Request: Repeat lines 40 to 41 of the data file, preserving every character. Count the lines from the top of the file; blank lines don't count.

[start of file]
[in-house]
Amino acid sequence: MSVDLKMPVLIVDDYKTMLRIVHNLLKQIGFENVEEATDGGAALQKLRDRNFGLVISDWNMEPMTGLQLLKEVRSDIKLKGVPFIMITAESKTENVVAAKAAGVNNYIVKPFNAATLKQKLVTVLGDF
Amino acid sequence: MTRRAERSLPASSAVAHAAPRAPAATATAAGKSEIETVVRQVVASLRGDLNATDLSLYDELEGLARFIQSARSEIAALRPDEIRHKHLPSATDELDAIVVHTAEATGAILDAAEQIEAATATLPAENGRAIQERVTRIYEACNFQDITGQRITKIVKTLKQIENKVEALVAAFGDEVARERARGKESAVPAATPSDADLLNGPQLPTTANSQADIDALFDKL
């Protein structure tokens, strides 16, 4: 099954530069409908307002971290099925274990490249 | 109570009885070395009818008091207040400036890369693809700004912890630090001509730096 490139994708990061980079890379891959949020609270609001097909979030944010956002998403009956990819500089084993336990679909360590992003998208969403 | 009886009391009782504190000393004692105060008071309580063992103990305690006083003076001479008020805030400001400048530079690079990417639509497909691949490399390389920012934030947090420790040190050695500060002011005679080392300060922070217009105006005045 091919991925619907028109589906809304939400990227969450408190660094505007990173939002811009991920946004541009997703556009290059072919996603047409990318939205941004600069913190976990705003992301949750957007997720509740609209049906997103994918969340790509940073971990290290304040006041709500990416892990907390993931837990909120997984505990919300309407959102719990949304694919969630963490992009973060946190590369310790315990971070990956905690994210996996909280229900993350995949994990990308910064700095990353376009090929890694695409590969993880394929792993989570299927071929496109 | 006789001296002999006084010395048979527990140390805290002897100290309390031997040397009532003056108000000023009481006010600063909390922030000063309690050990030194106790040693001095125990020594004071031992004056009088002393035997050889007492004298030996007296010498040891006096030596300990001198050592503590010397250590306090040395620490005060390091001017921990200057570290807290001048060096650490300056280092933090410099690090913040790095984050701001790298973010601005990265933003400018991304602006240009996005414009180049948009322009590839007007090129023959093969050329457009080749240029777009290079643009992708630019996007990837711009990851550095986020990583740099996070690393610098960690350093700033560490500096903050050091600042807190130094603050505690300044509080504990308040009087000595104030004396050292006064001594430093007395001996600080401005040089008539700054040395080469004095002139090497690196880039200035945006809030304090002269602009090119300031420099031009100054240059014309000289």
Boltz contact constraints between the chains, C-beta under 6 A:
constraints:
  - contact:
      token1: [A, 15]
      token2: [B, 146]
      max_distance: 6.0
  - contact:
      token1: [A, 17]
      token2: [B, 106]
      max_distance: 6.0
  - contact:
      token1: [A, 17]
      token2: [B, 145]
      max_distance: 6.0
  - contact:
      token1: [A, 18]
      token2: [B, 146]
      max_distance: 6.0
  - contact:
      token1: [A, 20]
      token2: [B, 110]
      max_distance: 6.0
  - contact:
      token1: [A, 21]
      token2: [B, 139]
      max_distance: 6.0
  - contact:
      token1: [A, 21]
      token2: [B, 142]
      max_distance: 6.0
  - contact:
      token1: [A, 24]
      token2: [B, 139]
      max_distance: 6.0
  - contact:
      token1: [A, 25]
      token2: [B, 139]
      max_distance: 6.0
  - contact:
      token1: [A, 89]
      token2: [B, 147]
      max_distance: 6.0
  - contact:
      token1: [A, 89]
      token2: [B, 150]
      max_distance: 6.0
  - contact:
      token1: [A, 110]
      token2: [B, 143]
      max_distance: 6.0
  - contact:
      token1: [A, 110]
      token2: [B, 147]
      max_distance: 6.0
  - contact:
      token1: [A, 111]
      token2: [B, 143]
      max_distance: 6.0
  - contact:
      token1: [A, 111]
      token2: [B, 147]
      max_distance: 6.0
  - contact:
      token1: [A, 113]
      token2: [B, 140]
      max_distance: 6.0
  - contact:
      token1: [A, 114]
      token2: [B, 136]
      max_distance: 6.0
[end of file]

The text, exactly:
      token1: [A, 25]
      token2: [B, 139]